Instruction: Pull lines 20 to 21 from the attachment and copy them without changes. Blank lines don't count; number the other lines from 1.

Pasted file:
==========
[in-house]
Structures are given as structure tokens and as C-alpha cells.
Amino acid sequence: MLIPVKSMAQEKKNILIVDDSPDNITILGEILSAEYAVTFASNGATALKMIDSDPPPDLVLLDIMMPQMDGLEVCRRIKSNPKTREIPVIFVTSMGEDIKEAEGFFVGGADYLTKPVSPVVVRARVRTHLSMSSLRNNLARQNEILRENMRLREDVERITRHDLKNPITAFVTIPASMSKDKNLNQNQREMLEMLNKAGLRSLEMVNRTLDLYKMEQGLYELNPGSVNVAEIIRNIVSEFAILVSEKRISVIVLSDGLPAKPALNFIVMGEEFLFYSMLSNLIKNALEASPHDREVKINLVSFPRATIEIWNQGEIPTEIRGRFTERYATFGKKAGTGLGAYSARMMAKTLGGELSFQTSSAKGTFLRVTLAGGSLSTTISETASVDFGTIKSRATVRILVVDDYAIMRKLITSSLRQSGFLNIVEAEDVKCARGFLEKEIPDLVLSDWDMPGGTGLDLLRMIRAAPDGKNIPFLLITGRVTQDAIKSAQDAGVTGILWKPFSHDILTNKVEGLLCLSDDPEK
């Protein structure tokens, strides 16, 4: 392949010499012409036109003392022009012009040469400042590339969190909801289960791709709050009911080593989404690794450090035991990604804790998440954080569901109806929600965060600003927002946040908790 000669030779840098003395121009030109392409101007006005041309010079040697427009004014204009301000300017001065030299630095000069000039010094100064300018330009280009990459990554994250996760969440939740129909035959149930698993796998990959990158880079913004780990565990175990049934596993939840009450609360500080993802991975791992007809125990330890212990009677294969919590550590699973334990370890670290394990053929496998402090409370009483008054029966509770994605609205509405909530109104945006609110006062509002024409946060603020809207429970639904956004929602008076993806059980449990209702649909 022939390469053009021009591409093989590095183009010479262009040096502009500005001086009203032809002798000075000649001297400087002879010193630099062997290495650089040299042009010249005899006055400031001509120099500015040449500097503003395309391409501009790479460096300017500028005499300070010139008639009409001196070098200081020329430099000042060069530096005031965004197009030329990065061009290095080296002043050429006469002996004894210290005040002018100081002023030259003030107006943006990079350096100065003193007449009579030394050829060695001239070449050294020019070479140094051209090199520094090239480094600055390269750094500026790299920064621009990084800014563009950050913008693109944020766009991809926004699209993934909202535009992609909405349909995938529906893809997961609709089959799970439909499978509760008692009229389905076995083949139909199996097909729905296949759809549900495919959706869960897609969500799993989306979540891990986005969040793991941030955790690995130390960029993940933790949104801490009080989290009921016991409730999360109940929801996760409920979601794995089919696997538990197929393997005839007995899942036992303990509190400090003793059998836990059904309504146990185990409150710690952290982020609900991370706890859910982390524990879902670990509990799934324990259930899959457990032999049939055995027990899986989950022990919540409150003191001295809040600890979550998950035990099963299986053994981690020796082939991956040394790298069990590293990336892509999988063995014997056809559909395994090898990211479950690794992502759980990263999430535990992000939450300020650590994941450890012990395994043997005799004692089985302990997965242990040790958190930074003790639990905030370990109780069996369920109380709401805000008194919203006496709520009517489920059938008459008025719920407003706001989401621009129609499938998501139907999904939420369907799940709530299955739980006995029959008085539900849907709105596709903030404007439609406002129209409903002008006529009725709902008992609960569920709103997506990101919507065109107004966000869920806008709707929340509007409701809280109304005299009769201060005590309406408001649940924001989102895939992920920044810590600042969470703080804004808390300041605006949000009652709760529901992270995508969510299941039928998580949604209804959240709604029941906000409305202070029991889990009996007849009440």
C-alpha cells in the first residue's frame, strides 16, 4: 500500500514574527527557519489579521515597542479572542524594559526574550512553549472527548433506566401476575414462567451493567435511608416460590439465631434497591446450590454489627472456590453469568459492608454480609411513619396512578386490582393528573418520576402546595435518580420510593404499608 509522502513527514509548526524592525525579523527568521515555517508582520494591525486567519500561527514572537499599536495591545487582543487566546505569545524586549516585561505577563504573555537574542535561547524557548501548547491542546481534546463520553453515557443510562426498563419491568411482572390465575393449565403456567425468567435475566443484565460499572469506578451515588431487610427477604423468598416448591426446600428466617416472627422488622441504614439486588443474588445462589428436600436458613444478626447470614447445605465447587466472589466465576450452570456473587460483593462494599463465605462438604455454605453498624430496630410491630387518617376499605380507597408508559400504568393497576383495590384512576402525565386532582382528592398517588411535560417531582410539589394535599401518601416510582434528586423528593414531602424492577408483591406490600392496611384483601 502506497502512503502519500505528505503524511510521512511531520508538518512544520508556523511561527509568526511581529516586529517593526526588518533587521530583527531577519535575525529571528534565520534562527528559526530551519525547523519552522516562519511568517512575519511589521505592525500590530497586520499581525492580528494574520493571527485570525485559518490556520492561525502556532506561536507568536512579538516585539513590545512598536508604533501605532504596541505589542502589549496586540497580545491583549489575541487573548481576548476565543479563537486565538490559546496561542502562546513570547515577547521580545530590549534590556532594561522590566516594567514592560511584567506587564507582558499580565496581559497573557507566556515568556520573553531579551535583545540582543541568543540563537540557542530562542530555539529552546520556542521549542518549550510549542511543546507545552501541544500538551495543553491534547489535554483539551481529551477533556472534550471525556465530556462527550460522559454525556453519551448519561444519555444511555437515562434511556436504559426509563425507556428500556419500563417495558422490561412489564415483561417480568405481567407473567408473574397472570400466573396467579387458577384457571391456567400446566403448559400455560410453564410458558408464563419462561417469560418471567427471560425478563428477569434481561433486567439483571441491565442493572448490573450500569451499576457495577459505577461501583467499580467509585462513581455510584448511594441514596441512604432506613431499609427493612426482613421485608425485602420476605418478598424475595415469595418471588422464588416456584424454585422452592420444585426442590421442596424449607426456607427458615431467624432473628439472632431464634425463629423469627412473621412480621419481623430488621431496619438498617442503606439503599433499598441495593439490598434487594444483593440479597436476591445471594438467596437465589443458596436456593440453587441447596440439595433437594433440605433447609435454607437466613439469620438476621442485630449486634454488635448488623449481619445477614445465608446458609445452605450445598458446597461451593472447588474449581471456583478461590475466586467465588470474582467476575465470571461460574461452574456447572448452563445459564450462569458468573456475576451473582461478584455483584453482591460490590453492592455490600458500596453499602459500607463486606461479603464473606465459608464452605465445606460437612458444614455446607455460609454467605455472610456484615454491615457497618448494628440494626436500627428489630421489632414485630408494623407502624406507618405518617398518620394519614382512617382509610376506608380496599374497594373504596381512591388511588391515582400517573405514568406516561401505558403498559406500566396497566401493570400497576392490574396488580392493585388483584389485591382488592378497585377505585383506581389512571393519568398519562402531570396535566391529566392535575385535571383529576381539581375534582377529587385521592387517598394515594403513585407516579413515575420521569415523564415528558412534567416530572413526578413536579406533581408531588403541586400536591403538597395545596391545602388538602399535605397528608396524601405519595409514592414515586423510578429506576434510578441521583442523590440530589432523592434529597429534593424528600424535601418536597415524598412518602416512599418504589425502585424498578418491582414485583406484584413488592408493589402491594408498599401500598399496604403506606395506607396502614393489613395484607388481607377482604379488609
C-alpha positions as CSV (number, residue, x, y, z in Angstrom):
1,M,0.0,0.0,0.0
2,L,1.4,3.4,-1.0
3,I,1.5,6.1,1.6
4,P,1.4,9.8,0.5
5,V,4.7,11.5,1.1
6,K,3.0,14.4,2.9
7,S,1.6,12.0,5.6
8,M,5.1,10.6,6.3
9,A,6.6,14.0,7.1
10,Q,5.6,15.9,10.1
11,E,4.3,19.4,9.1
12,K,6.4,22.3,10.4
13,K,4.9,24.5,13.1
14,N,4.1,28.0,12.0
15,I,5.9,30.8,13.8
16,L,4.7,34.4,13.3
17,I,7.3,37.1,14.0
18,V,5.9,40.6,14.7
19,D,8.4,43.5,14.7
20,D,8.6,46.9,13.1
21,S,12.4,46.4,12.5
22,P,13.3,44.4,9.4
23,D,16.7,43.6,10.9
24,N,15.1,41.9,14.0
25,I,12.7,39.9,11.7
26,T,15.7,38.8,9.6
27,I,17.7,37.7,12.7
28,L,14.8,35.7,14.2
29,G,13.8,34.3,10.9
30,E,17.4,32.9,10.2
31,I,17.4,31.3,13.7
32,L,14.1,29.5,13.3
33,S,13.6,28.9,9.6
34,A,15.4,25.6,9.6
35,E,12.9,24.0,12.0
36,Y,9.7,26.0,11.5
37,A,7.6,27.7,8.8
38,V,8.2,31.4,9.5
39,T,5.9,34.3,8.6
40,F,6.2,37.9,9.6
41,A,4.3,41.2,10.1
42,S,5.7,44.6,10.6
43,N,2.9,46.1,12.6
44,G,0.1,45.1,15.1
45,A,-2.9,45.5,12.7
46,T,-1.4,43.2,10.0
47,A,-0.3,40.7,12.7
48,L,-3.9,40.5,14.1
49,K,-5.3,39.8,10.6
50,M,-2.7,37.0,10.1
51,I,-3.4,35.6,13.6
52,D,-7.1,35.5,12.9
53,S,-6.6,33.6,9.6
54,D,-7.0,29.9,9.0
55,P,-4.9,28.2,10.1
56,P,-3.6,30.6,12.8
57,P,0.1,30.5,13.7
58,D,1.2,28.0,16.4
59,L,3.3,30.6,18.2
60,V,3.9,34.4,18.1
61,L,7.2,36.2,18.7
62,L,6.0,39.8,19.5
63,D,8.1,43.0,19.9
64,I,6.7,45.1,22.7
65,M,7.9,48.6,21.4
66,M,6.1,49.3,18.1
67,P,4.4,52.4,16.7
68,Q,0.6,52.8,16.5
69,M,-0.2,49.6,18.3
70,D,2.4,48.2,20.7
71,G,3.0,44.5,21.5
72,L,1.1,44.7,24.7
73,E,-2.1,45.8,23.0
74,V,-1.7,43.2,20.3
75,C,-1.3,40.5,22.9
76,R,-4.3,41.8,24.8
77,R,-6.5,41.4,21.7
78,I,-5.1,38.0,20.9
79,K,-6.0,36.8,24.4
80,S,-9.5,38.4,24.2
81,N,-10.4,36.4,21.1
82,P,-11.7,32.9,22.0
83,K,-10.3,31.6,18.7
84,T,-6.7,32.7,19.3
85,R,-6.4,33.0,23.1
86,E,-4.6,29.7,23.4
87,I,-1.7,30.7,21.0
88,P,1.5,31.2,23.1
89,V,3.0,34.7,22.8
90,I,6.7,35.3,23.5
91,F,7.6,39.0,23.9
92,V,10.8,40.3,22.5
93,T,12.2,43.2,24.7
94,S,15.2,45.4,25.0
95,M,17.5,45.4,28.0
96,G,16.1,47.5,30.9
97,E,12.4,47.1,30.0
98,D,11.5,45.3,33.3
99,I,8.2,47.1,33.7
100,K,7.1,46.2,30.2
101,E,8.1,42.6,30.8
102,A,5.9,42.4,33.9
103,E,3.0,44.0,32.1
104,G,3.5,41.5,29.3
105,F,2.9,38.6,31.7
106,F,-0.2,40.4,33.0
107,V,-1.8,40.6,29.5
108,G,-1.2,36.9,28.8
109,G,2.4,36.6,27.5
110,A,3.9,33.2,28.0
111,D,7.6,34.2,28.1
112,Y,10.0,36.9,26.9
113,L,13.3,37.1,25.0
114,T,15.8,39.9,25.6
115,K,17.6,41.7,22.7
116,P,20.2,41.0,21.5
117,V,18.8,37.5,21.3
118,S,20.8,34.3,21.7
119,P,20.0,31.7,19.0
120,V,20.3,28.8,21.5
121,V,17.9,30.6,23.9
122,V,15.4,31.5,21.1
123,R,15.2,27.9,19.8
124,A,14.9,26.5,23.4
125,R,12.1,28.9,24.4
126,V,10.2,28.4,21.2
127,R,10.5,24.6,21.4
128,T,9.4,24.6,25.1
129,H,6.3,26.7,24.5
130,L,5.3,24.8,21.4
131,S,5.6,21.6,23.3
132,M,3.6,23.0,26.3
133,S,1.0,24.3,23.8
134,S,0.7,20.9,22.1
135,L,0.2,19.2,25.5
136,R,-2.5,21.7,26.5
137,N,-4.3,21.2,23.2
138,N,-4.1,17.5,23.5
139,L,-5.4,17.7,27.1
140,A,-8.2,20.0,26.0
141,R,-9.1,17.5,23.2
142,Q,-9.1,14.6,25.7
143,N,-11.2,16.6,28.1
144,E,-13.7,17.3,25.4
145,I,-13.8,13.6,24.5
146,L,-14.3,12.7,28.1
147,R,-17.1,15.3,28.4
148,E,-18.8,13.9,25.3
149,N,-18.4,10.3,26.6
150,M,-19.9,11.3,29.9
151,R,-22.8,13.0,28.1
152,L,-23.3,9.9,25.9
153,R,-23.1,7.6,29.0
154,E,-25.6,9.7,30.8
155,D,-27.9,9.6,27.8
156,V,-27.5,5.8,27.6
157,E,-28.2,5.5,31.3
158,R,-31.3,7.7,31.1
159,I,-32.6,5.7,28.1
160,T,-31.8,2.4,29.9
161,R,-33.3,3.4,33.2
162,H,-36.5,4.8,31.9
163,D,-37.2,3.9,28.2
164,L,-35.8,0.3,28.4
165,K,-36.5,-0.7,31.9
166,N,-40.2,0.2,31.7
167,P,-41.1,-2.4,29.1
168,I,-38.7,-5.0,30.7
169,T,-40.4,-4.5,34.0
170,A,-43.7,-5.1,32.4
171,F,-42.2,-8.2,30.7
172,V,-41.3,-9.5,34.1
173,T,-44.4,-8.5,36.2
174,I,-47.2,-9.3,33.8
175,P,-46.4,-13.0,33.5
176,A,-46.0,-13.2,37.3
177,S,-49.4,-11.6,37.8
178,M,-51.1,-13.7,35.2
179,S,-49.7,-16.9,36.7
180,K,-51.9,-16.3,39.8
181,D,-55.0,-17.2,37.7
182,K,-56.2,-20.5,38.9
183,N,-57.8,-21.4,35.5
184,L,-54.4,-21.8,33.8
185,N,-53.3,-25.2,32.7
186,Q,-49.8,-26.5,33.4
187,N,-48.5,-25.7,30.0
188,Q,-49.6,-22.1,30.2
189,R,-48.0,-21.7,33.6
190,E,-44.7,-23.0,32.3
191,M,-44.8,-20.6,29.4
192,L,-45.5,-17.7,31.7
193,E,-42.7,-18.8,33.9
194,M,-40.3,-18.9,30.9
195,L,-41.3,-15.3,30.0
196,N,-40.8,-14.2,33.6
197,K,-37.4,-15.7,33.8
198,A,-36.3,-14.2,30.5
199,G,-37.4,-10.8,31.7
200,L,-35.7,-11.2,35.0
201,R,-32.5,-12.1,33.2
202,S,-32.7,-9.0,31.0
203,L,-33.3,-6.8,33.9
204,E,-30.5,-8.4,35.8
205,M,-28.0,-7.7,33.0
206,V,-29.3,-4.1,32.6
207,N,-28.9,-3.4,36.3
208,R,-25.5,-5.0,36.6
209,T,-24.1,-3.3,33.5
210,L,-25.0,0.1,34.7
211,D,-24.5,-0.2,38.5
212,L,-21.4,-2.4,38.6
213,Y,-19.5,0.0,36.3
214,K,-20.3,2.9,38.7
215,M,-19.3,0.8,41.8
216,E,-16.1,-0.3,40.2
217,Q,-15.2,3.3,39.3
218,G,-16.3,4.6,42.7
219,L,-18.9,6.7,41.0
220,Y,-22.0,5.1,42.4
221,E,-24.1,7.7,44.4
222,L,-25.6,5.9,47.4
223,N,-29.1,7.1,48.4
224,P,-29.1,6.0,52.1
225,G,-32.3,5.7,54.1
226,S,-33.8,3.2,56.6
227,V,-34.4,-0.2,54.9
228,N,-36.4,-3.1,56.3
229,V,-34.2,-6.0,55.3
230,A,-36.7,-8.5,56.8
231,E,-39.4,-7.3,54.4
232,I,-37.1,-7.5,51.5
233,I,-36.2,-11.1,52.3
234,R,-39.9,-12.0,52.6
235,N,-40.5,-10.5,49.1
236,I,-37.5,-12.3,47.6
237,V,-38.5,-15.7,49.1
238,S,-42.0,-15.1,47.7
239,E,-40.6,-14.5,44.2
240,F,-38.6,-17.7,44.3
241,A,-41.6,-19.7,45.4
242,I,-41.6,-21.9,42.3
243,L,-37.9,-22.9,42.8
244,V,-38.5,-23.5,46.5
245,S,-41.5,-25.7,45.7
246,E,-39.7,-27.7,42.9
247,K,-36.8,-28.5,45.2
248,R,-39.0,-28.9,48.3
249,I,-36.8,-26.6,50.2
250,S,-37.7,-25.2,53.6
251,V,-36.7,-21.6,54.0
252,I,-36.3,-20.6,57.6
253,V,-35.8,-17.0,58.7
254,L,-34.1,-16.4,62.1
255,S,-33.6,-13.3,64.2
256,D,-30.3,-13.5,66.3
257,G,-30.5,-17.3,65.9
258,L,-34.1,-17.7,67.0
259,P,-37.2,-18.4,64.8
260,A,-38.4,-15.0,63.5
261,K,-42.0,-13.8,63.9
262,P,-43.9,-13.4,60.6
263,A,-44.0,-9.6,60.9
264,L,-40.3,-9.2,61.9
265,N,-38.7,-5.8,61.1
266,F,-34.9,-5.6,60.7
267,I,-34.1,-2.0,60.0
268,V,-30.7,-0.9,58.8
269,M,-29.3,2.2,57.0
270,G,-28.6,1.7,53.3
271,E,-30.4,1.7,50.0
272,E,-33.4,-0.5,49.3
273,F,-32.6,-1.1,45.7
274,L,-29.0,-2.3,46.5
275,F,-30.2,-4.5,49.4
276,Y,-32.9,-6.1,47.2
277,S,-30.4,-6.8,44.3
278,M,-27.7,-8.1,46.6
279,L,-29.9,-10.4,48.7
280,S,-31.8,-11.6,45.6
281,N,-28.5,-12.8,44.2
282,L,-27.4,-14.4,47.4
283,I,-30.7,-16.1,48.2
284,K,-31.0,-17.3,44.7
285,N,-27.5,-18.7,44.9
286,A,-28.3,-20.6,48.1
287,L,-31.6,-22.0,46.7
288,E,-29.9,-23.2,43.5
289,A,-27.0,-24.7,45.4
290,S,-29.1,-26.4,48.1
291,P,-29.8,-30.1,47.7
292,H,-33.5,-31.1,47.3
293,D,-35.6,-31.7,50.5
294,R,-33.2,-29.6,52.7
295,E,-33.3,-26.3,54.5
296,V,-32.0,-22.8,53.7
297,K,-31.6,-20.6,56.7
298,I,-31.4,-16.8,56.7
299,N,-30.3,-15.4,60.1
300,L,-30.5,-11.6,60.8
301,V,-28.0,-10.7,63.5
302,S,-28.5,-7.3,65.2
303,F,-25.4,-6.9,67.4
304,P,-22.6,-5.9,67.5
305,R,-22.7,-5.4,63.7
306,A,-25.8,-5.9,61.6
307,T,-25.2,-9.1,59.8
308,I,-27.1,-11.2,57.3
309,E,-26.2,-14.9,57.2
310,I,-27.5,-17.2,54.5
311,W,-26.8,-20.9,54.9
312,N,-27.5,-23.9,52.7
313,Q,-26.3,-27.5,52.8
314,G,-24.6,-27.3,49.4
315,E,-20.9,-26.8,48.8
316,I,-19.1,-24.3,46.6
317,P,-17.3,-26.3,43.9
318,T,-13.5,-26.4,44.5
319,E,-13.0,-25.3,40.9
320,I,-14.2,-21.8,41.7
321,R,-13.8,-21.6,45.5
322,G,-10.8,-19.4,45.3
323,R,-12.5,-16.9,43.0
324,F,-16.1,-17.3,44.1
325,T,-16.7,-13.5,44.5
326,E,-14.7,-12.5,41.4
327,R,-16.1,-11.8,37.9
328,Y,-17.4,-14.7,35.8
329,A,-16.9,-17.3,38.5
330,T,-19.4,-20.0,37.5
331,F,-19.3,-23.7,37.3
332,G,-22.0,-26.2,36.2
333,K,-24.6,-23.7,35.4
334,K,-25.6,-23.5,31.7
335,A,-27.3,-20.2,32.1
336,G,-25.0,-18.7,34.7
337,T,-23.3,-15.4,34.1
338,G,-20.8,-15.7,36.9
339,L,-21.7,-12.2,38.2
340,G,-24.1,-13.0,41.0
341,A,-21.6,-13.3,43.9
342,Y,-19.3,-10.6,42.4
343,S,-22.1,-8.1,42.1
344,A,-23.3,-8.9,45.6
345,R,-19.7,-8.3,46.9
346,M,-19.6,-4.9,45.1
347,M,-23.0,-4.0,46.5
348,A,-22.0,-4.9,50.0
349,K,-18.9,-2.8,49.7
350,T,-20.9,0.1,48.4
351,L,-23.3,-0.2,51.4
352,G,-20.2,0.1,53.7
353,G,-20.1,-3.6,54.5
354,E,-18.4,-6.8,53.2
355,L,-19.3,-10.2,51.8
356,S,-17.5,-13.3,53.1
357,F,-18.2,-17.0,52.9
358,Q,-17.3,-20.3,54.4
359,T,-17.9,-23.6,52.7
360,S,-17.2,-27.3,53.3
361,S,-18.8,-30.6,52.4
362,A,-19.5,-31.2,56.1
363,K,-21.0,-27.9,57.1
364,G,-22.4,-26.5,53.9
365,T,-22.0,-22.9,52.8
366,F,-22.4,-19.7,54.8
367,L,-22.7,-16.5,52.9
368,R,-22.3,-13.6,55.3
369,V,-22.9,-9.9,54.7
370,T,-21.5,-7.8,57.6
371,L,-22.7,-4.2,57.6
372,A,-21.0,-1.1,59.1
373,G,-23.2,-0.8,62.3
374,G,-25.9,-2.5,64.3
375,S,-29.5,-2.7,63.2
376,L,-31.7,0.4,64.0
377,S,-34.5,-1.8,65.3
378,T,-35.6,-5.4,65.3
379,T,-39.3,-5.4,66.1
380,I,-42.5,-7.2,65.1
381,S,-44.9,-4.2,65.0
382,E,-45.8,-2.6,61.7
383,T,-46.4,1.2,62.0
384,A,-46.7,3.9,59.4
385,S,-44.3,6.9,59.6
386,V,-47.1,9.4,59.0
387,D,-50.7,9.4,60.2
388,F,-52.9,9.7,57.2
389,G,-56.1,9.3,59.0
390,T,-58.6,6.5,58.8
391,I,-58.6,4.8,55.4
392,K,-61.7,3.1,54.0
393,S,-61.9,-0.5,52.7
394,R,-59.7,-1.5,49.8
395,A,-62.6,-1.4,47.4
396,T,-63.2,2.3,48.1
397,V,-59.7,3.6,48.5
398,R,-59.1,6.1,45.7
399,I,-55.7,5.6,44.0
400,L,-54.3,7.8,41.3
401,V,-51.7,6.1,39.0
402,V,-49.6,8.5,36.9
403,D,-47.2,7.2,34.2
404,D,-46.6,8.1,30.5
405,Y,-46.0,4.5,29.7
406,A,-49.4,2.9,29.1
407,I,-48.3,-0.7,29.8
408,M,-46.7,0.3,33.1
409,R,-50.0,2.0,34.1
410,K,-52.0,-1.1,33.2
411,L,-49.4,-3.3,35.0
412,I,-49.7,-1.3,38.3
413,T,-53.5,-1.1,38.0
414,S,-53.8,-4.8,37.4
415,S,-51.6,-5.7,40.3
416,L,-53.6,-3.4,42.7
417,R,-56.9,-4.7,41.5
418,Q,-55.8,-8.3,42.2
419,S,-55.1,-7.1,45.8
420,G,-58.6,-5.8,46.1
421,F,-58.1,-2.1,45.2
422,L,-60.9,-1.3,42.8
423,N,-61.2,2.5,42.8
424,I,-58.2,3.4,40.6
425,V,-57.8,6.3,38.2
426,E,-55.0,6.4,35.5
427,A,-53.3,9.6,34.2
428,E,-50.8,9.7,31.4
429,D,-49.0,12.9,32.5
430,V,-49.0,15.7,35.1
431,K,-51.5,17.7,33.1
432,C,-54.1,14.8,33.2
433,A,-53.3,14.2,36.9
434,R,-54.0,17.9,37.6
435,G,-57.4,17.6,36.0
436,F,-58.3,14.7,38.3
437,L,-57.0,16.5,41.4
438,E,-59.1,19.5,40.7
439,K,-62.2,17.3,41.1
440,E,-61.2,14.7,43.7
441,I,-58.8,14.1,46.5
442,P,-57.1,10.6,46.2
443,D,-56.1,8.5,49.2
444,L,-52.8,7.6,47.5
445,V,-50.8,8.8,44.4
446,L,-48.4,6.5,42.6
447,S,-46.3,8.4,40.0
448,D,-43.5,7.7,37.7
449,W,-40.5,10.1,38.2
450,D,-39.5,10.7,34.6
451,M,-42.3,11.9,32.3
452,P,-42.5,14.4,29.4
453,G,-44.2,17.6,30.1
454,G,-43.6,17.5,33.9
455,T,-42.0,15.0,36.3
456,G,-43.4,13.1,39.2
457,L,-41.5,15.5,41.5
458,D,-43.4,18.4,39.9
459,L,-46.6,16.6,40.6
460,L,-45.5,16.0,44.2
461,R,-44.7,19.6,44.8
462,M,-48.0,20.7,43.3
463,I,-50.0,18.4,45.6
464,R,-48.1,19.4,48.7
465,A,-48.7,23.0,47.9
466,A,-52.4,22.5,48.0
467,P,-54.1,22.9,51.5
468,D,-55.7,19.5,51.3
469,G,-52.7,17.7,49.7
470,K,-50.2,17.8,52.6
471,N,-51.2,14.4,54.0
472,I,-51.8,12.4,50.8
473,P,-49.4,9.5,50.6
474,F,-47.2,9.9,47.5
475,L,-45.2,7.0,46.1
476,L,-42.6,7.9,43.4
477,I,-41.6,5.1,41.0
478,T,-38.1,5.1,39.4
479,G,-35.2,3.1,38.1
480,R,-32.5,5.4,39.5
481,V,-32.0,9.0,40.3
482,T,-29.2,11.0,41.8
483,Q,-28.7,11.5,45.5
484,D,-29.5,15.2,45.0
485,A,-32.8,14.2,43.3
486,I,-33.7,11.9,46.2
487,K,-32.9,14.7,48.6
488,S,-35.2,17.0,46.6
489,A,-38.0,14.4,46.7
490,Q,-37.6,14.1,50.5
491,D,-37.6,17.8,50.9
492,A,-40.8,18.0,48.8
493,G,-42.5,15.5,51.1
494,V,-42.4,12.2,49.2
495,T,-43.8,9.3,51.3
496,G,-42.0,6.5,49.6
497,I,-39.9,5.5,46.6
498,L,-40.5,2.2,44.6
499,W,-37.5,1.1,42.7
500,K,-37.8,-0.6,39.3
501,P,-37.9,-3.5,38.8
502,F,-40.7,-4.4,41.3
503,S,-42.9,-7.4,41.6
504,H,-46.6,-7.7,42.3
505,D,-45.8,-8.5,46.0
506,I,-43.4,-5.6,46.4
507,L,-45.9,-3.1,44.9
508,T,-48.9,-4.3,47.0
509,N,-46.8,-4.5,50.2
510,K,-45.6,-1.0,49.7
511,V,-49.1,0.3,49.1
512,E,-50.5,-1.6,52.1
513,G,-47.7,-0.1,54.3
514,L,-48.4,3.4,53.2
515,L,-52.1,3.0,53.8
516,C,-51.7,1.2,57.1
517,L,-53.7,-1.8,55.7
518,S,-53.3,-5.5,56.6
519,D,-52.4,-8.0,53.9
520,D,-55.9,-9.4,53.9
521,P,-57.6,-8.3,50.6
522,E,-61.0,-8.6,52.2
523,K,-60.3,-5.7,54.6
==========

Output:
14,N,4.1,28.0,12.0
15,I,5.9,30.8,13.8